Supermarket sweeping


Food in St Andrews is notoriously pricey. With the second most expen­sive Tesco in the country, it’s not sur­prising that students can spend up to £100 a week on food. With a little plan­ning, however, eating well doesn’t mean breaking the bank.

This week I stopped by each of the main supermarkets – Tesco, Aldi, and Morrisons – in order to seek out the best deals.

The basics don’t have to be expen­sive: Tesco, Aldi, and Morrisons all have similarly priced value brands. An 800g loaf of bread at the three shops will cost you 47-50p, a kilo of rice is 40p and spaghetti is 20-23p for 500g, or 29p for penne.

Meat is a little trickier, since qual­ity is so variable. Aldi had the cheap­est fresh mince for just £3.59 a kilo but I’ve heard less than stellar reviews, so it may be worth paying the extra 40p for Tesco or Morrisons.

It probably isn’t worth walking all the way to Morrisons for fresh meat, however, as it’s consistently more expensive than the far more convenient Tesco (chicken is £2.78 vs £2.48 a kilo, and a kilo of pork chops costs £7.28 vs £6.49). But their frozen meats are worth a try – I won’t buy another pack of 20 sausages for £1.10, but eight chicken burgers for 97p was a pretty good deal.

The best deal on eggs is at Aldi, with just 79p for six (87p at Tesco and Morrisons). If you want to know that the hens were well treated, the price bumps up to just 95-97p at Aldi and Morrisons, but £1.46 at Tesco.

Dairy is definitely cheapest at Aldi, with two litres of whole milk cost­ing only 79p, compared with £1.23 at Morrison’s and £1.50 at Tesco. Cheese is also only £4.73 for a kilo at Aldi, but £5.20 at Morrisons and £5.90 at Tesco.

Tesco ketchup, at just 47p for a kilo, was close to half the price of the Aldi and Morrisons brands. Tesco butter, on the other hand, was over £1.50 for 500 grams, compared to 89p at Aldi, or just 75p for “sunflower spread.” The best deal, though, is buying a full kilo of “sandwich spread” for £1.35 at Morrisons.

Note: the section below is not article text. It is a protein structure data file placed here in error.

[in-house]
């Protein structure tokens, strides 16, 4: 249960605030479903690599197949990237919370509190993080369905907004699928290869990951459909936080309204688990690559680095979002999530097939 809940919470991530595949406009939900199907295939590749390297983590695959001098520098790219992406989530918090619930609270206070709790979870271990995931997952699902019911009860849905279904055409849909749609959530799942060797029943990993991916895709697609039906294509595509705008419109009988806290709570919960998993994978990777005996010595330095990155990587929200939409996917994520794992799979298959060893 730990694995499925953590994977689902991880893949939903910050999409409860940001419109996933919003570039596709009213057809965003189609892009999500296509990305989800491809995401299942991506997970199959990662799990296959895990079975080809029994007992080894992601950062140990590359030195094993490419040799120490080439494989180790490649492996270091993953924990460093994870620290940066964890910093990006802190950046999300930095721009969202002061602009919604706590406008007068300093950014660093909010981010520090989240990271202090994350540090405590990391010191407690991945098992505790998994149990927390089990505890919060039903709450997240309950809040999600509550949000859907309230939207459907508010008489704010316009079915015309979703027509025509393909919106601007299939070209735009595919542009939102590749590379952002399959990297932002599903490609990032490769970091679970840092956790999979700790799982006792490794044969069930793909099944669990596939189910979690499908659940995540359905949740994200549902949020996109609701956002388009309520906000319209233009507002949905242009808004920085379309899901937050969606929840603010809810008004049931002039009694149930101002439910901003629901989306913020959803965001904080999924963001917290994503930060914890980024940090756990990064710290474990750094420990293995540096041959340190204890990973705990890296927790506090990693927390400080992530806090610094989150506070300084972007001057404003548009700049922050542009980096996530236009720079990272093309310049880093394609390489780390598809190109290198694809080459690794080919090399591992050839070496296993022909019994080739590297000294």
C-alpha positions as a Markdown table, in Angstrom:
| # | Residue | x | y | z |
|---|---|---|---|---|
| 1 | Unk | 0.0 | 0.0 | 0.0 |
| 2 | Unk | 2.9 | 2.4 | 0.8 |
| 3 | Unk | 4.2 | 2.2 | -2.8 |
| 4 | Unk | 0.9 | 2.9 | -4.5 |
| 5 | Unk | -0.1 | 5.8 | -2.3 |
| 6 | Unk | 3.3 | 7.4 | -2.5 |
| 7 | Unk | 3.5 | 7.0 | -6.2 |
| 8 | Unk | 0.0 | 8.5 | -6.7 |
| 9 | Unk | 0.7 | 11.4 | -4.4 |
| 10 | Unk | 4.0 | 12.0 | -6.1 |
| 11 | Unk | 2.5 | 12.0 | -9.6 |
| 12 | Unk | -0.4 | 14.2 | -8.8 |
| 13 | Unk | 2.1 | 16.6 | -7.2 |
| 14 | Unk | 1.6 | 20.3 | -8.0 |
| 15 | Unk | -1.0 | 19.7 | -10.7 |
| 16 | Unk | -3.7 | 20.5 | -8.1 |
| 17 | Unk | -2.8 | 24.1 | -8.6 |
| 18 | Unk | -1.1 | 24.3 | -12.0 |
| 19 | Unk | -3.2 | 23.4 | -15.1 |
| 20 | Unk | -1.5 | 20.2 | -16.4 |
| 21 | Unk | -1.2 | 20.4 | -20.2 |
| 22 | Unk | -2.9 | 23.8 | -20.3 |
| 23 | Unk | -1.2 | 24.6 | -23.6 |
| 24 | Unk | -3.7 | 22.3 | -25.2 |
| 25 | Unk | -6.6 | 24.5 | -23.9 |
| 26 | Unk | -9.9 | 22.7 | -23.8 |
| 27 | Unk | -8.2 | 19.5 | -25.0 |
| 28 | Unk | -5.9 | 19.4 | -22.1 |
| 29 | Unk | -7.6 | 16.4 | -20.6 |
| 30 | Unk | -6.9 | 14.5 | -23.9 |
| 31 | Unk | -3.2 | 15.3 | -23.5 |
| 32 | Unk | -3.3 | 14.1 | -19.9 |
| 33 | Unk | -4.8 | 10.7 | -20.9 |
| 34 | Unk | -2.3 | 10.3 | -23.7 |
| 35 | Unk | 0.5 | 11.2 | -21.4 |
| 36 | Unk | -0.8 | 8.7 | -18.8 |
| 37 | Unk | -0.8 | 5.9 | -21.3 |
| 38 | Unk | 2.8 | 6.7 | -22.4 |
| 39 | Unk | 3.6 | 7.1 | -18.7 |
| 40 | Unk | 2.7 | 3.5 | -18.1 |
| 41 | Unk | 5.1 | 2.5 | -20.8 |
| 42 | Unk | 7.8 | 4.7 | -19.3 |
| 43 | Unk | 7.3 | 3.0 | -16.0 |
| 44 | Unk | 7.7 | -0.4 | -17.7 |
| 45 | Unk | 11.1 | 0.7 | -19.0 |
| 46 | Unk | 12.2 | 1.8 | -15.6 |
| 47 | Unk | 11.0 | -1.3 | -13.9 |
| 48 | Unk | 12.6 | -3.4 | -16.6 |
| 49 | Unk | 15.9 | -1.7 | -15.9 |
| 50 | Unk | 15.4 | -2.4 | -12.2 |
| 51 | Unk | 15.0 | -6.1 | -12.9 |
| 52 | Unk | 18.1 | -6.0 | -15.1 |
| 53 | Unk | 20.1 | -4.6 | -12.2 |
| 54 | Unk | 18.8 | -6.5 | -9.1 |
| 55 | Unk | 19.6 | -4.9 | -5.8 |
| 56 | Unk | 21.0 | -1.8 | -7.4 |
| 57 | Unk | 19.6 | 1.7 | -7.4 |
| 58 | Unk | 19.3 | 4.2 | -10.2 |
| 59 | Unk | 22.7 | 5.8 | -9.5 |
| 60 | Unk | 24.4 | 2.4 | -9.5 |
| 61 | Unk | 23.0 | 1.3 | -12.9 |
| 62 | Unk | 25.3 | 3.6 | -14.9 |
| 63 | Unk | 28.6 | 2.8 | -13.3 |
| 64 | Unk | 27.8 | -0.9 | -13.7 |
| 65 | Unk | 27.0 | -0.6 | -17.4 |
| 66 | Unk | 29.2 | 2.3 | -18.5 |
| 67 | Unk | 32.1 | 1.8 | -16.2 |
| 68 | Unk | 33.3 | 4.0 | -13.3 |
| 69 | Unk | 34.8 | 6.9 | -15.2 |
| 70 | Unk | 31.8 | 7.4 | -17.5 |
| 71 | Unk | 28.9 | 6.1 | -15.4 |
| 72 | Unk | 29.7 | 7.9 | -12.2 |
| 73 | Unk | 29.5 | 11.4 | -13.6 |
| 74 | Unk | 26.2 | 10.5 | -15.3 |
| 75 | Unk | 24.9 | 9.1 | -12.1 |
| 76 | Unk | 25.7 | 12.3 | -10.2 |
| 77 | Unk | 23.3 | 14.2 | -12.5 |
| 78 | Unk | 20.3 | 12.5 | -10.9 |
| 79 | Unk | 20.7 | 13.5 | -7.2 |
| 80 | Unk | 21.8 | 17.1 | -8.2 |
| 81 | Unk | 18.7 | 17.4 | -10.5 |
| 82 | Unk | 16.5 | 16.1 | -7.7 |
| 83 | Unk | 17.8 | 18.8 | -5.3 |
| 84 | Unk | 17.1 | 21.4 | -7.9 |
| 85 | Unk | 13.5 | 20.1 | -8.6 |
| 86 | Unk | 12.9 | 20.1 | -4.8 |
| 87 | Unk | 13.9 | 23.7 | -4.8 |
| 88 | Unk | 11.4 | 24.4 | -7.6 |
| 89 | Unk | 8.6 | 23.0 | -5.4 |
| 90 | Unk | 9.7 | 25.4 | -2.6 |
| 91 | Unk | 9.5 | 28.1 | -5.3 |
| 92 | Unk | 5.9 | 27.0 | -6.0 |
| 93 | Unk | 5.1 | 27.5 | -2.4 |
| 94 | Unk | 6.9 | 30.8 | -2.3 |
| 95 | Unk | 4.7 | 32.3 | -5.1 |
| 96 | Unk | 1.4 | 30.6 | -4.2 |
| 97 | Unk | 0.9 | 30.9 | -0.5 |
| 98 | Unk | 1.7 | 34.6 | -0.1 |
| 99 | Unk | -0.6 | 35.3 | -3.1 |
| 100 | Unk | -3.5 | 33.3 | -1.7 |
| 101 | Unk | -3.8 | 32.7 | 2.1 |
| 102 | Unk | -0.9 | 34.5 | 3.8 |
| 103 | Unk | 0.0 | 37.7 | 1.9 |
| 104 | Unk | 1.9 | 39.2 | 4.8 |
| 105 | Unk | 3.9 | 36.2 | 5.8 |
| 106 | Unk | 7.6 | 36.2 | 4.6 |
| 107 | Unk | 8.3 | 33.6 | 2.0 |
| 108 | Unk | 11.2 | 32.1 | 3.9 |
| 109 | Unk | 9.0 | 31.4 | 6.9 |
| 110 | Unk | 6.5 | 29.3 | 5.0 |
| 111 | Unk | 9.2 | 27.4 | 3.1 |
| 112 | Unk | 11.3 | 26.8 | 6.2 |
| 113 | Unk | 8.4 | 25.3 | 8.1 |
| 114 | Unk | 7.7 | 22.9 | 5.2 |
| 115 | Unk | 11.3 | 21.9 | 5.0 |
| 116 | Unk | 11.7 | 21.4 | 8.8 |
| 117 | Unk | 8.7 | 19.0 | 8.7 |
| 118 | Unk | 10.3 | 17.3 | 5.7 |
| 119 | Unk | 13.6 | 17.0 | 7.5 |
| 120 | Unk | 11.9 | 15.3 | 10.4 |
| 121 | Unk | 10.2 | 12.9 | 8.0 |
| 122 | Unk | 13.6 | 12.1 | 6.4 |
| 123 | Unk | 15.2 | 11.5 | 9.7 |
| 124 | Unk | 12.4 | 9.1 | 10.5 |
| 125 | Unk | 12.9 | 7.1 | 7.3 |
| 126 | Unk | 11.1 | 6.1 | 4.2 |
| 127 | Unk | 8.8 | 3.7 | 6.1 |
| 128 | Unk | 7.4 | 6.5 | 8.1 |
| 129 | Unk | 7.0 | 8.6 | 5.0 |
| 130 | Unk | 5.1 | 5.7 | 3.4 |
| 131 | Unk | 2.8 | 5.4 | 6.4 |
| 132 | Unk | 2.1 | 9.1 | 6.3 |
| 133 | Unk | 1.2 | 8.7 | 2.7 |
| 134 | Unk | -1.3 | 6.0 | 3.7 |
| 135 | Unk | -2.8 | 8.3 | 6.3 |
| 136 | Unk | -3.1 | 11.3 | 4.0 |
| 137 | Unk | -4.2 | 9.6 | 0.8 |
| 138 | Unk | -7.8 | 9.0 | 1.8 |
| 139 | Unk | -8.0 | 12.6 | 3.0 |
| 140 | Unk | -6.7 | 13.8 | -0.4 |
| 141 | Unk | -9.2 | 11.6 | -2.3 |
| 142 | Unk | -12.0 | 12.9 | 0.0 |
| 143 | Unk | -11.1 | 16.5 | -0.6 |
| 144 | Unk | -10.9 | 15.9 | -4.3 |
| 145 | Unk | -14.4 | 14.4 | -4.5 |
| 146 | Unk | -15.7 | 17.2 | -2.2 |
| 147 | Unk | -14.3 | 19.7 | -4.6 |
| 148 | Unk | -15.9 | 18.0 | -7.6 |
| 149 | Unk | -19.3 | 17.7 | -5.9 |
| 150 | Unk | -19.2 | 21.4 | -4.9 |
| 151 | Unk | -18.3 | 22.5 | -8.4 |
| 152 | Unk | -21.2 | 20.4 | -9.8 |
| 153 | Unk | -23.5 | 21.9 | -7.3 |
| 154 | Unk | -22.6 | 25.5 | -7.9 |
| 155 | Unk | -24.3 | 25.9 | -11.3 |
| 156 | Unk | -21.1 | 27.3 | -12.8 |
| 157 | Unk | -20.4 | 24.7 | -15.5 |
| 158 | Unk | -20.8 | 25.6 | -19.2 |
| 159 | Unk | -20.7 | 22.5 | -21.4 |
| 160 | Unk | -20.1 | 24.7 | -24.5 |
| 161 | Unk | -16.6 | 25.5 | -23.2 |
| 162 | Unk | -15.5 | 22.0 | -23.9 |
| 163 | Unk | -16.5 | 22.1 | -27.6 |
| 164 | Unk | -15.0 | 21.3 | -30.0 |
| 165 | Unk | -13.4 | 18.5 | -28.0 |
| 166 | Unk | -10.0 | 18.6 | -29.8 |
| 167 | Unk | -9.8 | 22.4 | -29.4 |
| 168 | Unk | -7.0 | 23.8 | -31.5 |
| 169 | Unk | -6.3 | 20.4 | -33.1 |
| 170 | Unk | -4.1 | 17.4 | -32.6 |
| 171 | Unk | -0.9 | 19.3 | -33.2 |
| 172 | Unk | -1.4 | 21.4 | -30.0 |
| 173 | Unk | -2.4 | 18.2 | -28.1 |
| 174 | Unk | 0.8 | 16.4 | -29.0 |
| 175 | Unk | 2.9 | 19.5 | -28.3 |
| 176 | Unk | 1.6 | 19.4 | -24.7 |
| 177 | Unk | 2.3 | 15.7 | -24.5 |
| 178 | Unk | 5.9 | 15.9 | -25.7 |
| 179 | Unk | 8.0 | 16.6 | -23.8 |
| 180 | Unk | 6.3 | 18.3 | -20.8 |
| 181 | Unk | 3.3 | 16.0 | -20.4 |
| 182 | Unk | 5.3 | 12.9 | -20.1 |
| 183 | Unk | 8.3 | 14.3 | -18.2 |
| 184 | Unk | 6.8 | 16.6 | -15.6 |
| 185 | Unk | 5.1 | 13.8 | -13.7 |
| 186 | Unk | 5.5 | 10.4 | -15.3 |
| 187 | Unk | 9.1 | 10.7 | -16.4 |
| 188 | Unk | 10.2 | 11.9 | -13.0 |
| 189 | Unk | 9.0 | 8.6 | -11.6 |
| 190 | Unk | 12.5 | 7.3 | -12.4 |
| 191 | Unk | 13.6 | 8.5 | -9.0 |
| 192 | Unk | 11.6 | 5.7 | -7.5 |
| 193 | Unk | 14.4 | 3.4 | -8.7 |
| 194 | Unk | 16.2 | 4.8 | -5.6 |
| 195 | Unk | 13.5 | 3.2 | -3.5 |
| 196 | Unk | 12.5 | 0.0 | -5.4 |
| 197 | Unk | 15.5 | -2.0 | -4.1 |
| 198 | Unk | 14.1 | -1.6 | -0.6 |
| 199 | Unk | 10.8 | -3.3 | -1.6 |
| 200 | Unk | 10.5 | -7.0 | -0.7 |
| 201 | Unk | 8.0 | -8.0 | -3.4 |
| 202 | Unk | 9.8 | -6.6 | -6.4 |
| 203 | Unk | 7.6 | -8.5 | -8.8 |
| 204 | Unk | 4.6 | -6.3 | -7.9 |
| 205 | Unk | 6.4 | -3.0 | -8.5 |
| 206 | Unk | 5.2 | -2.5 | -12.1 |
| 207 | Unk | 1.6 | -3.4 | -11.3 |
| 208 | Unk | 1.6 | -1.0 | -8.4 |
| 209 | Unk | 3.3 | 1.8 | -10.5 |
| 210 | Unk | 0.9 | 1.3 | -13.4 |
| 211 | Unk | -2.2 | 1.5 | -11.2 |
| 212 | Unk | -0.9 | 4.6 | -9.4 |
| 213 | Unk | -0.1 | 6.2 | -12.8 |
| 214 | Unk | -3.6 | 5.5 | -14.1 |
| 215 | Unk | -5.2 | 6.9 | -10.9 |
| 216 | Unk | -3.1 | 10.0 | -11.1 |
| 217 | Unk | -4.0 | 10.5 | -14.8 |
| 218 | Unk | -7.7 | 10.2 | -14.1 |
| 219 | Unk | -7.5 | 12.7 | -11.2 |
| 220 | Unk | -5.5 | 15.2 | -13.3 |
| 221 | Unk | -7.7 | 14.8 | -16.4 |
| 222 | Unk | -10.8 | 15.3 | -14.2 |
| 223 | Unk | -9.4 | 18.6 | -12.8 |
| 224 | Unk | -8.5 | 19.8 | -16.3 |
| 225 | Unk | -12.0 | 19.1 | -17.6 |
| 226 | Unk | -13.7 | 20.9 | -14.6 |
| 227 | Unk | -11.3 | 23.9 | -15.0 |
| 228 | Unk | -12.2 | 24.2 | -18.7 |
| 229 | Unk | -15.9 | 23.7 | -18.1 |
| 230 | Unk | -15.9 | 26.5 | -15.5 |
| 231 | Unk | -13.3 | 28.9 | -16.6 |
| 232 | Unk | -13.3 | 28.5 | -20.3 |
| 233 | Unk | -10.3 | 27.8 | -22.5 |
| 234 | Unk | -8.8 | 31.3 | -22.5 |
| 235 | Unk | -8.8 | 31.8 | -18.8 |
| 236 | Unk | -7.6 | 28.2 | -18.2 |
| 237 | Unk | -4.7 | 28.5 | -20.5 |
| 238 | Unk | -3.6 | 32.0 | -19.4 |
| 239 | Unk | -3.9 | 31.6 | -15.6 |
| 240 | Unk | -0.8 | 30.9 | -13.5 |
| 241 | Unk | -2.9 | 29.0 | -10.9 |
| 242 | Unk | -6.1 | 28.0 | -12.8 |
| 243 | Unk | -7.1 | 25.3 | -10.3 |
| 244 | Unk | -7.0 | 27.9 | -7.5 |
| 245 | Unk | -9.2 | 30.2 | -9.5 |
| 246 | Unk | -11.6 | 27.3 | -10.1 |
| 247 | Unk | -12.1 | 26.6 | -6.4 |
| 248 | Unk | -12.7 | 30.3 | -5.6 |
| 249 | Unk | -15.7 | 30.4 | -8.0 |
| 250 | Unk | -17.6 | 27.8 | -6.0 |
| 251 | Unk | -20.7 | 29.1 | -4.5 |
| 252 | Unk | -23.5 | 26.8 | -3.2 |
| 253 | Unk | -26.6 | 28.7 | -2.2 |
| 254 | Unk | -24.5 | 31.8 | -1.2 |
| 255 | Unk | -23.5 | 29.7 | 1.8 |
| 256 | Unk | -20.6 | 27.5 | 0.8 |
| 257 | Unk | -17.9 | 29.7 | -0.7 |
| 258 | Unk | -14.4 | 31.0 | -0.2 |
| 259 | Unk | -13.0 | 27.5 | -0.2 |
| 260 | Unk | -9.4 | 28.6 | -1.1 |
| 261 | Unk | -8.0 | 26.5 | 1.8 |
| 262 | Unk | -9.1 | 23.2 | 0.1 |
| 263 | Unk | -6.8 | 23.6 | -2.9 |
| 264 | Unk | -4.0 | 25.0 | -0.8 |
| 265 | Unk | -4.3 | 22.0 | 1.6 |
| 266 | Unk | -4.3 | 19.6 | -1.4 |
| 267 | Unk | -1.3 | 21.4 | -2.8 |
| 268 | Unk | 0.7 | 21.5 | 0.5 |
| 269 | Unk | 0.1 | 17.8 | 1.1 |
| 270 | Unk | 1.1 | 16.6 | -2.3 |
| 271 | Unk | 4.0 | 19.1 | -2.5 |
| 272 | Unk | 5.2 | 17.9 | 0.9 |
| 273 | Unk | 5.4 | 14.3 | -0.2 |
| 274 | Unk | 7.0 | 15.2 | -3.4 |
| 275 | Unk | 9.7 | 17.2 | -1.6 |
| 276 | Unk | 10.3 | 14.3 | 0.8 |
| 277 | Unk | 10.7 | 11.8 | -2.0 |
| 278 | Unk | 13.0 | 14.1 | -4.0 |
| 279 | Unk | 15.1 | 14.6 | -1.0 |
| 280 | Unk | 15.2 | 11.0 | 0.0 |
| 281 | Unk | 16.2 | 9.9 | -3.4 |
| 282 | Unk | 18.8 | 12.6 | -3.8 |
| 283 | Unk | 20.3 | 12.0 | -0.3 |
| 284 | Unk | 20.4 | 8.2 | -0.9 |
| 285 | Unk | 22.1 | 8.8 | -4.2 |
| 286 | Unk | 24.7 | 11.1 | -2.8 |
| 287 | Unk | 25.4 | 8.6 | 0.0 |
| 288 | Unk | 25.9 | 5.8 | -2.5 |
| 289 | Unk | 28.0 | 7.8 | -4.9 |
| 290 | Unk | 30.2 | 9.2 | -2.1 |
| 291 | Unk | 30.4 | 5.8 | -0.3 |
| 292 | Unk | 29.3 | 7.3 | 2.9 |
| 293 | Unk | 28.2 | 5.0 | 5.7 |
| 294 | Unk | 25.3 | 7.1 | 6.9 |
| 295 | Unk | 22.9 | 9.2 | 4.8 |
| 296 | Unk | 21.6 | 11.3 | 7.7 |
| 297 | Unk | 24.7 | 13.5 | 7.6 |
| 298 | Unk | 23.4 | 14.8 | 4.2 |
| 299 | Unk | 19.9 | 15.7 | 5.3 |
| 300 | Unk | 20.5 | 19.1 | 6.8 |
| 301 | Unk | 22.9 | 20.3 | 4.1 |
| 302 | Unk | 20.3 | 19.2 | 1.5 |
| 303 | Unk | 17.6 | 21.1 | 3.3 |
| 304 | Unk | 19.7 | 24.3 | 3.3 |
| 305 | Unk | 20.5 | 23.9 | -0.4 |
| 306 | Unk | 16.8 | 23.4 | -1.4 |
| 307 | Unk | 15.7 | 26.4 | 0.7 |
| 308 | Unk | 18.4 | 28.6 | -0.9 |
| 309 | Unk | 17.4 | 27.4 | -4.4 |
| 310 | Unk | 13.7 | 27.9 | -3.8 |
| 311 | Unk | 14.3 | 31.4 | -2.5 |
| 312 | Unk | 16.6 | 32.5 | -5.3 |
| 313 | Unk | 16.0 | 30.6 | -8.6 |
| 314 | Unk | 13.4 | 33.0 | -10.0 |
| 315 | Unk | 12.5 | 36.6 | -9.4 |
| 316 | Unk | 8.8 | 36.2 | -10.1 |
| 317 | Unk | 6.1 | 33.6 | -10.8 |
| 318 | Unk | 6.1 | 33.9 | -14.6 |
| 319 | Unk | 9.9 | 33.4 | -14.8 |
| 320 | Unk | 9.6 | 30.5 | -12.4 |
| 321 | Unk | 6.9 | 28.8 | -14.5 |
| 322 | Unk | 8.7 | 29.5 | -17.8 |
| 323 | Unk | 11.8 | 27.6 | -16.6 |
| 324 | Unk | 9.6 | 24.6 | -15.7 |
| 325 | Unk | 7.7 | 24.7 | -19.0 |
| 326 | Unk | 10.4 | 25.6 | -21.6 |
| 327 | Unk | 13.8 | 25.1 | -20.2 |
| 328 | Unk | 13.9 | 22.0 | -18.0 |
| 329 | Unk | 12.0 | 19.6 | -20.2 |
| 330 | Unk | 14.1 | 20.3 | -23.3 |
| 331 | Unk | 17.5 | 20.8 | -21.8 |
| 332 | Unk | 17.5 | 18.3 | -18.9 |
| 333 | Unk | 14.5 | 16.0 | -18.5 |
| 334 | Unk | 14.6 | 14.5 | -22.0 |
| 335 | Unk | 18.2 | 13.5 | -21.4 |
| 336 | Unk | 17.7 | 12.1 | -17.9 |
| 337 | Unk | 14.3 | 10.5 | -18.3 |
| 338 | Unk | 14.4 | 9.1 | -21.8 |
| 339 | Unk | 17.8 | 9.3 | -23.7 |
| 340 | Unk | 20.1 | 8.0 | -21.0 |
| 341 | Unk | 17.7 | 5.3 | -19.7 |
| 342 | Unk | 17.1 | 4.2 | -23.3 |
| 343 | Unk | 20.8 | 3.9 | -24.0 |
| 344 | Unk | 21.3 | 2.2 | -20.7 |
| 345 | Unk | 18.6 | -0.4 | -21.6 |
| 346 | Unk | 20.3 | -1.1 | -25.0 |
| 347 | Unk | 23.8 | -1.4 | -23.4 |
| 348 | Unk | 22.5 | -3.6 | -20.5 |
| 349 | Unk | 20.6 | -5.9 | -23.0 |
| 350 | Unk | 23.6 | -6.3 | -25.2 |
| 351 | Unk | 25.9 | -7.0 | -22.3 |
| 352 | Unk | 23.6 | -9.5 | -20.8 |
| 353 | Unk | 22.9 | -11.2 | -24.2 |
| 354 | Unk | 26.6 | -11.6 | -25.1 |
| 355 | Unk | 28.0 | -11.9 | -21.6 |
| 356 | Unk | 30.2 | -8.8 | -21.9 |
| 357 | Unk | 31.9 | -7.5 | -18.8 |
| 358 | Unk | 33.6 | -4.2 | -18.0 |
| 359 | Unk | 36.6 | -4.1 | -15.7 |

Value brands of cider and vodka were priced identically at each store: £13.86 a litre for vodka, and £1.00 a litre for cider. Beer was expensive at Aldi, costing £2.45 for four cans of la­ger, comparable to £1.00 at both Tesco and Morrisons.

Wine, on the other hand, was definitely cheapest at Aldi, with most bottles somewhere in the £3-6 range. Tesco wine was expensive with a poor selection (the cheapest wine was £4.67, and stored in a carton!), where­as Morrisons had a great selection of more expensive wines as well as some for as little as £2.49.

Non-alcoholic drinks are cheap­est at Tesco and Morrisons, with cola costing just 17p for 2 litres, and tea at 27p for 80 tea bags. Squash is cheaper at Morrisons, with 30p for a litre com­pared to 42p for 750ml at Tesco. I’ve been assured that the cola and tea are decent, but, from personal experience, I’d suggest staying far away from the overly-sugary Morrisons squash.

Aldi carries reasonably priced veg­etables – just 45p for a head of lettuce, 89p for three peppers, and 99p for six vine tomatoes. To compare, lettuce is £1.00 at Tesco and Morrisons, peppers are £1.55-1.75, and tomatoes are £1.55 at Tesco. Some may question Aldi’s quality, but I actually prefer their let­tuce to Morrisons’.

The cheapest fruit varies between stores: apples are 40p at Tesco, 20p at Morrisons, and 13p at Aldi, but I think that Morrisons’ look nicest. Oranges are 30p, 15p, and 20p, respectively, and a kilo of grapes will cost, £4.00, £2.78, or £5.00. I’d advise shopping around to find your own balance between cost and quality.

Cornflakes were just 31p for 500g at Tesco and Morrisons, but I’d be hes­itant about the taste. (Then again, for 31p, why not give them a try?) Aldi’s cornflakes were more expensive, at 99p, but there were various other kinds of non-Aldi brand cereal, all for around a pound.

If you’re looking for a quick tea-time biscuit snack, a 400g pack of rich tea biscuits is just 60p at Morrisons, 69p at Tesco, or 23p for 300g at Aldi. Store brand chocolate is also afford­able, with 100g for just 30p at Tesco and Aldi.

In short, there are plenty of ways for the money-conscious student to skim a few pounds off their weekly grocery shop. Taking a walk down to Aldi or opting for the value brand could end up making a decent dent in your student loans – or leave you with a few extra quid for going out on a Friday night.


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